Her Last Will – Karl El-Koura

Her Last Will – Karl El-Koura

September 2022

In the night, the silent robots took away his wife and left a note in her place.

Sensing from his heart rate that he was awake, Toqs’ arm band began vibrating with a series of pulses, one for each person wishing to send their condolences. He slapped the band’s face to mute the thread without looking at any of the messages.

The note had been printed on a long tent card, placed where his wife had been sleeping. Underneath an access code was the message the robots had printed for him:

HELLO, TOQUER HINGI. WE REGRET TO INFORM YOU THAT SERENE HINGI, AGED ONE-HUNDRED-TWENTY-ONE, IS NO LONGER ALIVE. WE INVITE YOU TO WATCH A FIVE-MINUTE CREMATION CEREMONY TODAY AT 09:25 TO COMMEMORATE YOUR WIFE. IF REQUIRED, THE SERVICES OF A GRIEF COUNSELOR ARE AVAILABLE AT NO COST TO YOU FOR THE NEXT TWENTY-FOUR HOURS. HAVE A NICE DAY.

P.S. THIS CODE HAS BEEN PROVIDED TO SERENE HINGI’S FRIENDS AND ACQUAINTANCES.

“No, no, no!” Toqs yelled. He looked around the empty bedroom self-consciously. Serene had been catching him talking to himself with increasing frequency over the last few years. But, of course, no one had overheard—the suite was empty except for him.

They’d purchased it once they’d both retired. A place of their own on the outermost ring of the Adagio, the space station in orbit around Earth. Toqs loved it. He could sit on the bench of the bay window in their living room and get spectacular views day or night: the moon, the stars, or—his favorite—the spinning Earth, with its daytime blue and green and white, or its pinprick yellow lights of human nocturnal activity. Between that, his books, and his movies, Toqs didn’t need much else—except for Serene, who was ‘no longer alive’, in the gently euphemistic words of the folded piece of plastic paper.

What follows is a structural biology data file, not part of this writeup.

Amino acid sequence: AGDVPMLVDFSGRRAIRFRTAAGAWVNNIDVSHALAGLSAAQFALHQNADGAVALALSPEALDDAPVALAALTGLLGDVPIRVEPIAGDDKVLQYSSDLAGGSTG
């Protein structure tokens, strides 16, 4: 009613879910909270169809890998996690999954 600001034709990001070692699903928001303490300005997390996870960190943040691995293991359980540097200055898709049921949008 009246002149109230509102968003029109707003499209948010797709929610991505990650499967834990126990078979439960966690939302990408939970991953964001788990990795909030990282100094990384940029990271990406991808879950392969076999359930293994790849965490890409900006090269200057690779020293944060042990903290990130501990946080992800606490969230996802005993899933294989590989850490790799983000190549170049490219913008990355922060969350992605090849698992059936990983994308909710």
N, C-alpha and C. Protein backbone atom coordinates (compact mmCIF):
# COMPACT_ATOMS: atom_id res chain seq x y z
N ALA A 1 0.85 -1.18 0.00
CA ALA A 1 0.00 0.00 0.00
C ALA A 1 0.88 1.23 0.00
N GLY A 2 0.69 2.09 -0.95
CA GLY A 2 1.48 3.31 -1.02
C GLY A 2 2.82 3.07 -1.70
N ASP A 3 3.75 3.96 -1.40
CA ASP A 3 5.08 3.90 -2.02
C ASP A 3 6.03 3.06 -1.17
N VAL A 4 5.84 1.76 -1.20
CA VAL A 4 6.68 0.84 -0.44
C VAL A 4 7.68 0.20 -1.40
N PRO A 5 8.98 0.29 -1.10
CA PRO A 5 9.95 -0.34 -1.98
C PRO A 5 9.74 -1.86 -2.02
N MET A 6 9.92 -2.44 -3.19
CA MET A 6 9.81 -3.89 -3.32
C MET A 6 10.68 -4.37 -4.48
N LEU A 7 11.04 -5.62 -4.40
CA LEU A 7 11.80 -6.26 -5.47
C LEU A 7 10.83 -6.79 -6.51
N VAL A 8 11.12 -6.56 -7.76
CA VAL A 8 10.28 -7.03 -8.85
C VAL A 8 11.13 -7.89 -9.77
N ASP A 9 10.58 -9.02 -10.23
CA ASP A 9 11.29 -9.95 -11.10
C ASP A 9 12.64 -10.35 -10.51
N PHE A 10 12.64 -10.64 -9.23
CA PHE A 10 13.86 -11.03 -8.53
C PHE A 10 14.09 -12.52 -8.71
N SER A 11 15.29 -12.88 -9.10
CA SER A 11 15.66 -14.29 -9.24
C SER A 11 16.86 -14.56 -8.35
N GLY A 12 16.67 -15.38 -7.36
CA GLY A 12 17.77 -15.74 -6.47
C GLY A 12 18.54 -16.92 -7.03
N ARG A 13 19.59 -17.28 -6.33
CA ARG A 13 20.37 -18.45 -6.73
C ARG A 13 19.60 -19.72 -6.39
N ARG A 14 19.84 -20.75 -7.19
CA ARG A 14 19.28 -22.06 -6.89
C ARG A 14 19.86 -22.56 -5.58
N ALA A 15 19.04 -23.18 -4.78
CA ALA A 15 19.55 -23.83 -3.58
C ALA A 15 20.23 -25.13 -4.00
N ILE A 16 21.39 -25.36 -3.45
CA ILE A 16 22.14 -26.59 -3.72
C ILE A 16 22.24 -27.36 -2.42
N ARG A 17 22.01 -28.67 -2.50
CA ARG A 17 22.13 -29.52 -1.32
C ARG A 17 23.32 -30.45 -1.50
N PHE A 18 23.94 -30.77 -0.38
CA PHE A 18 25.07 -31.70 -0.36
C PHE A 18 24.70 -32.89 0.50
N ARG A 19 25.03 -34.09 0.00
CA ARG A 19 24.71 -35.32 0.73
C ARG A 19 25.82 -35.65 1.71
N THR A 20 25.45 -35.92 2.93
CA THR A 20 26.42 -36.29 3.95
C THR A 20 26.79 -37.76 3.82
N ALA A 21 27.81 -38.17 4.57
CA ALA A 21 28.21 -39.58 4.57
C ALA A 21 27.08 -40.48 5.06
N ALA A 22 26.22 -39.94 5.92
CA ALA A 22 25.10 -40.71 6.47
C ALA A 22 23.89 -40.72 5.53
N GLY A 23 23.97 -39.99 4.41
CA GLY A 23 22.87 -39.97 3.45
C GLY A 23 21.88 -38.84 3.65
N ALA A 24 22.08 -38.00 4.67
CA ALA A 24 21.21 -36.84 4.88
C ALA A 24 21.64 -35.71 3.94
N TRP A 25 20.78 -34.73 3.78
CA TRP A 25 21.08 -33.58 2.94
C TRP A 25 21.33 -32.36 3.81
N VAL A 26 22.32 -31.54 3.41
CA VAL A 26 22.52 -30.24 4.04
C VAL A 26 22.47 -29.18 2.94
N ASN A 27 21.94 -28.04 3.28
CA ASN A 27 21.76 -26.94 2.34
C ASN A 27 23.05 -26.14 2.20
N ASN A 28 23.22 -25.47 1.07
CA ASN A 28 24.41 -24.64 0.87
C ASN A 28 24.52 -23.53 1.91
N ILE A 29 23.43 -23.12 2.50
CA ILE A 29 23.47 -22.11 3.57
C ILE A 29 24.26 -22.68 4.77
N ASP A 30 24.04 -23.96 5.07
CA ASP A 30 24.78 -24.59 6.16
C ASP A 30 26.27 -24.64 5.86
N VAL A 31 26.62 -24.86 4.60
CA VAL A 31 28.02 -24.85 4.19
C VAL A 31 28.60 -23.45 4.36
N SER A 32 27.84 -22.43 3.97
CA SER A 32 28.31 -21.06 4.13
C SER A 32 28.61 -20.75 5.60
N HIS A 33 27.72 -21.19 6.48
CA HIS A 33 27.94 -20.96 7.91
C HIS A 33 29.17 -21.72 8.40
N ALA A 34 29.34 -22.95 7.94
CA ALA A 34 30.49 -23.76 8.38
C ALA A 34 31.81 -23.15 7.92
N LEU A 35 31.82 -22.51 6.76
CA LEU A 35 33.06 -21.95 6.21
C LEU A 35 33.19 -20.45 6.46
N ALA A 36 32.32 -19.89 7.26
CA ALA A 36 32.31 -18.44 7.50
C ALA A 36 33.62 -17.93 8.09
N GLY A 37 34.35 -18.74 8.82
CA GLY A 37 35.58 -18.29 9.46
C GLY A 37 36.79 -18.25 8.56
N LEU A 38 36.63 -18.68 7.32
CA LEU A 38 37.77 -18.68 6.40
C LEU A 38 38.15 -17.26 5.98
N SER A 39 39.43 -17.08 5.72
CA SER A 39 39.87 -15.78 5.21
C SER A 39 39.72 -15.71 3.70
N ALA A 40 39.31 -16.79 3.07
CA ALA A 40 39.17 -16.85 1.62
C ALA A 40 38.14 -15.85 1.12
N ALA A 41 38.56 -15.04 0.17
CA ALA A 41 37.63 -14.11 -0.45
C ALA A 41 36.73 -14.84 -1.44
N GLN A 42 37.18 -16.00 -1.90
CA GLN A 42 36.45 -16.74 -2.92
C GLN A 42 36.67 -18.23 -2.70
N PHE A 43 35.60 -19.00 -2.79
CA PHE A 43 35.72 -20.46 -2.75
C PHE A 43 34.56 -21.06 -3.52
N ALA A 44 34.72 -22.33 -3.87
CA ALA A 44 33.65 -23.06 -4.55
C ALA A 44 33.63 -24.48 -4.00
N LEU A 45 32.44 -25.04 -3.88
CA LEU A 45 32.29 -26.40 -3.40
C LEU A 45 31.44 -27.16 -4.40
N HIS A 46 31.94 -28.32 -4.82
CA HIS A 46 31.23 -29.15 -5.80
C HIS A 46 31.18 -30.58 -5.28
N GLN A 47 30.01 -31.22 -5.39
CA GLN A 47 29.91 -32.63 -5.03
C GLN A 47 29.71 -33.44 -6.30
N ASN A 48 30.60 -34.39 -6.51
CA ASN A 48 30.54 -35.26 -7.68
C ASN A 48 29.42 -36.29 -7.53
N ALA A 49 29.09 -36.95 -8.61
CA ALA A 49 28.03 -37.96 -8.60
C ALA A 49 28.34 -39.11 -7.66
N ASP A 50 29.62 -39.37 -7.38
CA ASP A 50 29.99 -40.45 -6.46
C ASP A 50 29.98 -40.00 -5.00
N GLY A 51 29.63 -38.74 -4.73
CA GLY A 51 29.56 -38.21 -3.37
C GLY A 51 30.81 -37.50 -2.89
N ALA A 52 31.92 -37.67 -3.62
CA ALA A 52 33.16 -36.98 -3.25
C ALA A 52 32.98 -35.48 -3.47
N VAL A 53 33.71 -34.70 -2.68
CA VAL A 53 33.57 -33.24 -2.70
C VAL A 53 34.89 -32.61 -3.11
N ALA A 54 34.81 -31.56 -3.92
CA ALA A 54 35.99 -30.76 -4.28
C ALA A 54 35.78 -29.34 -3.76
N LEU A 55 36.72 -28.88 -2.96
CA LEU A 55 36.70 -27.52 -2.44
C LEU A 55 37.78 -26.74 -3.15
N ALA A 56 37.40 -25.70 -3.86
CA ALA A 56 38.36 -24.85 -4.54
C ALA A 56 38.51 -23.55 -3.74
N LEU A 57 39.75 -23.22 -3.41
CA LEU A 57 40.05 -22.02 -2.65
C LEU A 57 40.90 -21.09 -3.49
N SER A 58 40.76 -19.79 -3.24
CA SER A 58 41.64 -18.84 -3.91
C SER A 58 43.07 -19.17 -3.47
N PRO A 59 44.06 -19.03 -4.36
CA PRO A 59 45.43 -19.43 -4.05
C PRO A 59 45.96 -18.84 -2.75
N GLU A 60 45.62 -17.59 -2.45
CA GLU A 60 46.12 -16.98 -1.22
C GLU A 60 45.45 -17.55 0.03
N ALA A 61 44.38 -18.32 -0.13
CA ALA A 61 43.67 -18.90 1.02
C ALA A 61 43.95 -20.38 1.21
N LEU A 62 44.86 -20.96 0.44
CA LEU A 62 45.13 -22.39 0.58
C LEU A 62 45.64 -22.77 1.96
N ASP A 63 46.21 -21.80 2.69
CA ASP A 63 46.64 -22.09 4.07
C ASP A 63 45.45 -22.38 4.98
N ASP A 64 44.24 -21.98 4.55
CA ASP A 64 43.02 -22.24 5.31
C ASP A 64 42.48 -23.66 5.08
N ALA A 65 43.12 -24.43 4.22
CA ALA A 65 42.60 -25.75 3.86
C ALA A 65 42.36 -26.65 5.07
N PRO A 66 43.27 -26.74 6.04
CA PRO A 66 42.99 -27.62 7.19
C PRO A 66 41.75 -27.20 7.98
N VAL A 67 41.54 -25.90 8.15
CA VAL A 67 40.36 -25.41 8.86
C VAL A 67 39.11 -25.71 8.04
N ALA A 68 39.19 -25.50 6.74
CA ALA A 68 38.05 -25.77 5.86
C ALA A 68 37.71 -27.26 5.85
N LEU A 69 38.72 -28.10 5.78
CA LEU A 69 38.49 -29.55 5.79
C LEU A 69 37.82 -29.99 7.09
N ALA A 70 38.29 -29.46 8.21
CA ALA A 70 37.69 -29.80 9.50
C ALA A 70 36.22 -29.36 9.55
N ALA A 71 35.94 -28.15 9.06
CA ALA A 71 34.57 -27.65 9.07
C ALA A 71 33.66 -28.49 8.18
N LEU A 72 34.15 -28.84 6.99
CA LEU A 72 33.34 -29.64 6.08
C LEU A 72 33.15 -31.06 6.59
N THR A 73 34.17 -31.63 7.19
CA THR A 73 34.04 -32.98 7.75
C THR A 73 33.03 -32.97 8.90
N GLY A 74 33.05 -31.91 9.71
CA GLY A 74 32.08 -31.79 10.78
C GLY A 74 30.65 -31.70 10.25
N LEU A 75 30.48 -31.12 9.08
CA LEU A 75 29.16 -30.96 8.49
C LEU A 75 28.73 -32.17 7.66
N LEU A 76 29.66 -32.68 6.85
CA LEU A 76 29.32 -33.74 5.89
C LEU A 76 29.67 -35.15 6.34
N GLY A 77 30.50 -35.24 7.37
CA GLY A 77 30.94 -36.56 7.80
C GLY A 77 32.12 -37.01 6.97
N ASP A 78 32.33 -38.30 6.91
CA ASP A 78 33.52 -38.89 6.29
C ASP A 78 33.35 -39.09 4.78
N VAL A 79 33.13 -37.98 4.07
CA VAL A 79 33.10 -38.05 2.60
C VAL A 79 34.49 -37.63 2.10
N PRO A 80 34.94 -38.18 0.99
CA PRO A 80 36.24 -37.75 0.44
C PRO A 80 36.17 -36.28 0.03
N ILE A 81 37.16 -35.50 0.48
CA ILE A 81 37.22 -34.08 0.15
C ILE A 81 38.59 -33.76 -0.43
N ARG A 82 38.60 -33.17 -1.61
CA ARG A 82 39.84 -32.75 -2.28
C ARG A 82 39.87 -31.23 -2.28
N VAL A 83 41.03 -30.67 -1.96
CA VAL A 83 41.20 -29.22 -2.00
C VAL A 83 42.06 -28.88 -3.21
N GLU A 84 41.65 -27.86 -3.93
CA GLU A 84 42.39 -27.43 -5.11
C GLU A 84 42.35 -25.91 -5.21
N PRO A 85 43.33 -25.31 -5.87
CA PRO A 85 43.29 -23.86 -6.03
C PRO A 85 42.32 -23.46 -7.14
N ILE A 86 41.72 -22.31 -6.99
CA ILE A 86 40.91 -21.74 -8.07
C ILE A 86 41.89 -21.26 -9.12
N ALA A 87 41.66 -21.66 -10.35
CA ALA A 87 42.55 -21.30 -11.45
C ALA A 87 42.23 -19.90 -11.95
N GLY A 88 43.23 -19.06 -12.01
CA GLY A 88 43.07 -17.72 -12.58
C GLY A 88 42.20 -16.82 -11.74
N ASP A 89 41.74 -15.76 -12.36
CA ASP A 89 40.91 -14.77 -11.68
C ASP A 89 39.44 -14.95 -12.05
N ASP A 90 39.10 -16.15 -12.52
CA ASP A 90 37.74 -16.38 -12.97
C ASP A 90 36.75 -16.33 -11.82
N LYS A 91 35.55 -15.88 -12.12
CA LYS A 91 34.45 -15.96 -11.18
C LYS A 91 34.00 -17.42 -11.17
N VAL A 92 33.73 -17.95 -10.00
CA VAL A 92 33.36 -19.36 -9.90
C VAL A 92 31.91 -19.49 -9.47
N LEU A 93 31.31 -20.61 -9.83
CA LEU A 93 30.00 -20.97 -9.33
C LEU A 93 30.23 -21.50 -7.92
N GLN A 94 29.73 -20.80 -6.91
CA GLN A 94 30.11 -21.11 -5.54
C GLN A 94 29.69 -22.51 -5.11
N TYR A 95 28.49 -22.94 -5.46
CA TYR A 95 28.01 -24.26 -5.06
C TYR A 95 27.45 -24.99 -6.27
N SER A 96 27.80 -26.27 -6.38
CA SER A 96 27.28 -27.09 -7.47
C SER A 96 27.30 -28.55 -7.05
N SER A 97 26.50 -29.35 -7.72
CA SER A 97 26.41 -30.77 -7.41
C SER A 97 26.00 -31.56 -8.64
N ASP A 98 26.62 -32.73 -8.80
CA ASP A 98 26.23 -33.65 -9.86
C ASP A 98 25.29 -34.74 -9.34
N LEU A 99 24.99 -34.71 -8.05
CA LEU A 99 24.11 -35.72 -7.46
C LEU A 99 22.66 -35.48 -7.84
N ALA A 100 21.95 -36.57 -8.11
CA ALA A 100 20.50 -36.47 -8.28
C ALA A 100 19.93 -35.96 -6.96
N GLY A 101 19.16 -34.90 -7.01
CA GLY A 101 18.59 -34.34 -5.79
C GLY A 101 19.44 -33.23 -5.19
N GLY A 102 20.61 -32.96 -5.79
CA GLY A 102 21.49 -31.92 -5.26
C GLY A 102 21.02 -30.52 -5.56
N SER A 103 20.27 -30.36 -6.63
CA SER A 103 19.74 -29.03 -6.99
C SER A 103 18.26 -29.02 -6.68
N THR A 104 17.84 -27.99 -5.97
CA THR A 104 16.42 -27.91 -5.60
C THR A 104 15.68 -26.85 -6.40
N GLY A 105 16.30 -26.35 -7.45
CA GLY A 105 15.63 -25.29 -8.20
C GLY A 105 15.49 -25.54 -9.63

But Serene had become concerned about his mental state.

“You need buddies,” she used to say whenever she came home from a power-walk around the ring with friends or a night out to the holos, and caught him talking to himself, or felt sorry for having left him alone.

“I have you,” he had always replied. He didn’t mind her leaving him for an afternoon or even a night or two; he didn’t mind being alone, as he told her repeatedly … because he knew she’d always come back.

“I’m not enough,” she’d said, again and again.

He’d never understood that; she had been enough, and she knew it. But had she also known that one day she might be gone, and he’d be left alone, without the expectation of her return to hang on to?

Of course she’d known; everyone dies.

The bed felt colder than normal. His hands dropped to where she’d been sleeping, and he smoothed out the sheet.

It was just after seven-thirty in the morning.

He wouldn’t be allowed to grieve his wife, however. Instead, he’d have to deal with what he knew would be a bureaucratic nightmare. That was his definition of a bureaucracy: a complex system where mistakes were easily made but corrected only with great difficulty.

Still clutching the problematic tent card, Toqs pushed his feet into his slippers and shuffled slowly to the galley kitchen, his old muscles needing time—more time every day, it seemed—to loosen up.

They’d set up their terminal on a table in a little nook opposite the fridge, so they could watch the news from Earth and the stations orbiting it while they cooked.

He pulled back the chair and sat down, then dialed the ring’s attendant service. “Hello, I received this card,” he said, waving it at the camera when the animated face instantly appeared on the screen.

“I’m sorry for your loss.” The attendant’s head was human-shaped but metallic, so nobody was tricked even subconsciously into thinking they were speaking to a real person. “Would you like to make use of the complimentary services of our grief counselor?”

“I would like to correct an error you’ve made.” He forced himself to take a deep breath, like Serene had taught him, then continued, more calmly: “My wife did not want to be burned.”

“That is the default.”

“She sent different instructions. Space burial. She made a point of telling me. Please correct it.”

The smile on the animated gray face changed by a calculated percentage toward regret. “No such instructions were received—”

“She sent them. Anyway, you’re receiving them now. She made a point of telling me. Maybe because of the cost.” Cremation was complimentary, which meant included in the cost of living on the Adagio; placing your body into a titanium coffin and shooting you toward deep space was extra. “I don’t care about the cost. Can you please correct it?”

“Unfortunately not. Since your wife is no longer alive to provide authorization, I cannot change her funeral instructions.”

“You said you didn’t get any instructions!”

“Correct. The funeral instructions are the default ones, unless new instructions are received.”

He leaned back, staring at the metallic face with its eighty percent beatific, twenty percent regretful smile.